The history of the northern region of the Yucatan Peninsula is a fascinating tale of both Mayan and Hispanic peoples. Cancun is recognized as the gateway to the Mundo Maya, an enormous geographic region that includes five Mexican states (Yucatan, Quintana Roo, Campeche, Tabasco, and Chiapas), and five countries (Mexico, Belize, Guatemala, Honduras, and El Salvador).
Historical evidence indicates the presence of a Mayan culture at least as far back as 1800 B.C., with the Mayans rising in prominence between 200 B.C. and A.D. 1000. The ancient Maya referred to themselves as the children of the Mayab or inhabitants of the Land of the Chosen. Their settlements were extensive in the Yucatan Peninsula and stretched southward into Central America. Part of the excitement of a visit to Cancun is its accessibility to a world gone by. Remains of the ancient Mayan civilization are scattered throughout the Yucatan Peninsula. Some, like the archaeological site called “El rey”, at the Sheraton Cancun Resort and Towers, are right in Cancun.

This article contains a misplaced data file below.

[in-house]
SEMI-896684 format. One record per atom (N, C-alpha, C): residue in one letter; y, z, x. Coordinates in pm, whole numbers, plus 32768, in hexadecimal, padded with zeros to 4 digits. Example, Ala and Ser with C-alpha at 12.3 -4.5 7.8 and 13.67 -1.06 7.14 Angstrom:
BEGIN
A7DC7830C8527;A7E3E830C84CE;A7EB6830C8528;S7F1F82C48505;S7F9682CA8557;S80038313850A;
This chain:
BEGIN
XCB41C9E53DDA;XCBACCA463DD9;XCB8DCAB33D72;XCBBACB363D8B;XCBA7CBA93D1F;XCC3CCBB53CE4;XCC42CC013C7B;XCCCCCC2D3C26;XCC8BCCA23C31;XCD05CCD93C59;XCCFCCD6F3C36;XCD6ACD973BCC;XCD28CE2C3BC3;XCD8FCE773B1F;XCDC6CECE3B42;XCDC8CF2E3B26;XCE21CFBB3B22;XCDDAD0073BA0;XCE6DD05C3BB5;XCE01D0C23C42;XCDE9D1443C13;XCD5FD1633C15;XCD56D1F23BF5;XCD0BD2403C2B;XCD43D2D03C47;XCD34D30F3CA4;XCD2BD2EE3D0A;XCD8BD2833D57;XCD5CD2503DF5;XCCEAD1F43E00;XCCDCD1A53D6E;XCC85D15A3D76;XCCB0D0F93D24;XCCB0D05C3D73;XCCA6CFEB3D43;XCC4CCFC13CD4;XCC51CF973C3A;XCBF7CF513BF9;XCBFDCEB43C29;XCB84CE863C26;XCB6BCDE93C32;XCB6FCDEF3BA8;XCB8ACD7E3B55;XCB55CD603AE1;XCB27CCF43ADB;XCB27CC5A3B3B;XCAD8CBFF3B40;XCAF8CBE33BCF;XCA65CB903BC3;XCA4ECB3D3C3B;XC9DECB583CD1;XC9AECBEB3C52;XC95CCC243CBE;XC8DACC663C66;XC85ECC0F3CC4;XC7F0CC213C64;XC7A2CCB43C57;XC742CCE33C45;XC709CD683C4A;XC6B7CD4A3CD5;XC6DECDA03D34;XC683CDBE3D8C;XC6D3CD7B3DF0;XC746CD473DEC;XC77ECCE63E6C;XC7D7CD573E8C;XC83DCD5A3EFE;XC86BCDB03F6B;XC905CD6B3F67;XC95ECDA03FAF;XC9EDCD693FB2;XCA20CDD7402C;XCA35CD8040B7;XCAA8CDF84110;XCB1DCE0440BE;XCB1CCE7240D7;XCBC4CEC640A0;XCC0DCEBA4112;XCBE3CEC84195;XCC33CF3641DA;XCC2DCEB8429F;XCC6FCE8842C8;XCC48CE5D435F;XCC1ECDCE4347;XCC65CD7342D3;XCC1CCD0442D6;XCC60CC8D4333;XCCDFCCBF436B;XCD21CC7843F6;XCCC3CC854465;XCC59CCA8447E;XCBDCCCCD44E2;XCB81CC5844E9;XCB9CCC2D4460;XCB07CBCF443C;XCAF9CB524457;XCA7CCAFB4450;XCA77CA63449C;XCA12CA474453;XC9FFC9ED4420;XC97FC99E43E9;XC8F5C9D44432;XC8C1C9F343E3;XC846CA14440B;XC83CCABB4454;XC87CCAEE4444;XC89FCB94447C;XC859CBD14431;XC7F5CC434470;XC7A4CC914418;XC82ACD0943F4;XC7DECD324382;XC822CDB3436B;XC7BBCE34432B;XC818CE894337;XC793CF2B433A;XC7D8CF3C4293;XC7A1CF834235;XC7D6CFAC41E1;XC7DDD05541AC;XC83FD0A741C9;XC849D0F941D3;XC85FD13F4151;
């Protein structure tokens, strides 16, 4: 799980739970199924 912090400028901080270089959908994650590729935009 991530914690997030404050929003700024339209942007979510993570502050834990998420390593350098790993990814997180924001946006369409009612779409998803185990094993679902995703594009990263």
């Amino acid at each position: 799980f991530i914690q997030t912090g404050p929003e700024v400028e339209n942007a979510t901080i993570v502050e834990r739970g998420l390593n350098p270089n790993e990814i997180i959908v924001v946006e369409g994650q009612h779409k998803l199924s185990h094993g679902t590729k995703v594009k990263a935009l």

“El Rey” is located walking distance from the Hilton Club (Blvd. Kukulcan Km. 19). El Rey, known to some as the playground of the ancient Mayans, had its peak during the Post classic period (A.D. 1250-1630). The site includes plazas outlined by buildings and platforms that are connected by a 220 yard path. It is named after a skeleton that was found on the site, thought to be that of a king (El Rey is Spanish for “the king”). El Rey is open to tourists from 8 a.m. to 5 p.m. Entrance fee is $50. Pesos. Next to the Sheraton, Cancun Resort and Towers, in the highest point in mostly flat Cancun, lies Yamil Lu’um. The site consists of two small temples that were likely used as watchtowers and lighthouses between 500 and 700 years ago.